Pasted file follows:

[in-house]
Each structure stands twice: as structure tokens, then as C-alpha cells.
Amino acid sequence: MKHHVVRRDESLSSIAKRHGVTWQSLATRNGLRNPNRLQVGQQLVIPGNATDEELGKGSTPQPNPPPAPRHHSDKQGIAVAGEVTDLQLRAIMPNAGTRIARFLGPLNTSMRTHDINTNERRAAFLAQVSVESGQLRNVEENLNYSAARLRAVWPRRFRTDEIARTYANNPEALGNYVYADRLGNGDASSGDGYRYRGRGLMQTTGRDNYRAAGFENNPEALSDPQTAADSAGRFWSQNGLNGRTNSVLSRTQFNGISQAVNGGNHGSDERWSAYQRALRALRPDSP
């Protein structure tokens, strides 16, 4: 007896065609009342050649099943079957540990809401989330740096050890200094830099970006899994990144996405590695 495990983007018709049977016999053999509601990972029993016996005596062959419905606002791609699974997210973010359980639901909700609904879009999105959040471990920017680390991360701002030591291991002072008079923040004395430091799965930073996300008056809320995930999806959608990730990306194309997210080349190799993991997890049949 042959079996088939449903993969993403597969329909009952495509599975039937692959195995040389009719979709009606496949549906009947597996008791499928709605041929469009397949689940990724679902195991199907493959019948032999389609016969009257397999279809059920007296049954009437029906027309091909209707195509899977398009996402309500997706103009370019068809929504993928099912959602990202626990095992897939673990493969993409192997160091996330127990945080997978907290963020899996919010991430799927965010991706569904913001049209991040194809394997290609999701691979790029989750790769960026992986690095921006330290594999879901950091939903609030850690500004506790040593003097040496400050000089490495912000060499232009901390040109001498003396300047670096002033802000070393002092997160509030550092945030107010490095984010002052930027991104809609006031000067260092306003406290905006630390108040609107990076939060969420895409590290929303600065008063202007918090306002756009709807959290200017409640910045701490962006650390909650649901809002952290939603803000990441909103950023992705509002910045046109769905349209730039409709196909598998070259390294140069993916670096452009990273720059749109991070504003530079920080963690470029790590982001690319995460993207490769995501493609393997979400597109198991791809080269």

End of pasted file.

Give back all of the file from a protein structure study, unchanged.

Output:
[in-house]
Each structure stands twice: as structure tokens, then as C-alpha cells.
Amino acid sequence: MKHHVVRRDESLSSIAKRHGVTWQSLATRNGLRNPNRLQVGQQLVIPGNATDEELGKGSTPQPNPPPAPRHHSDKQGIAVAGEVTDLQLRAIMPNAGTRIARFLGPLNTSMRTHDINTNERRAAFLAQVSVESGQLRNVEENLNYSAARLRAVWPRRFRTDEIARTYANNPEALGNYVYADRLGNGDASSGDGYRYRGRGLMQTTGRDNYRAAGFENNPEALSDPQTAADSAGRFWSQNGLNGRTNSVLSRTQFNGISQAVNGGNHGSDERWSAYQRALRALRPDSP
């Protein structure tokens, strides 16, 4: 007896065609009342050649099943079957540990809401989330740096050890200094830099970006899994990144996405590695 495990983007018709049977016999053999509601990972029993016996005596062959419905606002791609699974997210973010359980639901909700609904879009999105959040471990920017680390991360701002030591291991002072008079923040004395430091799965930073996300008056809320995930999806959608990730990306194309997210080349190799993991997890049949 042959079996088939449903993969993403597969329909009952495509599975039937692959195995040389009719979709009606496949549906009947597996008791499928709605041929469009397949689940990724679902195991199907493959019948032999389609016969009257397999279809059920007296049954009437029906027309091909209707195509899977398009996402309500997706103009370019068809929504993928099912959602990202626990095992897939673990493969993409192997160091996330127990945080997978907290963020899996919010991430799927965010991706569904913001049209991040194809394997290609999701691979790029989750790769960026992986690095921006330290594999879901950091939903609030850690500004506790040593003097040496400050000089490495912000060499232009901390040109001498003396300047670096002033802000070393002092997160509030550092945030107010490095984010002052930027991104809609006031000067260092306003406290905006630390108040609107990076939060969420895409590290929303600065008063202007918090306002756009709807959290200017409640910045701490962006650390909650649901809002952290939603803000990441909103950023992705509002910045046109769905349209730039409709196909598998070259390294140069993916670096452009990273720059749109991070504003530079920080963690470029790590982001690319995460993207490769995501493609393997979400597109198991791809080269």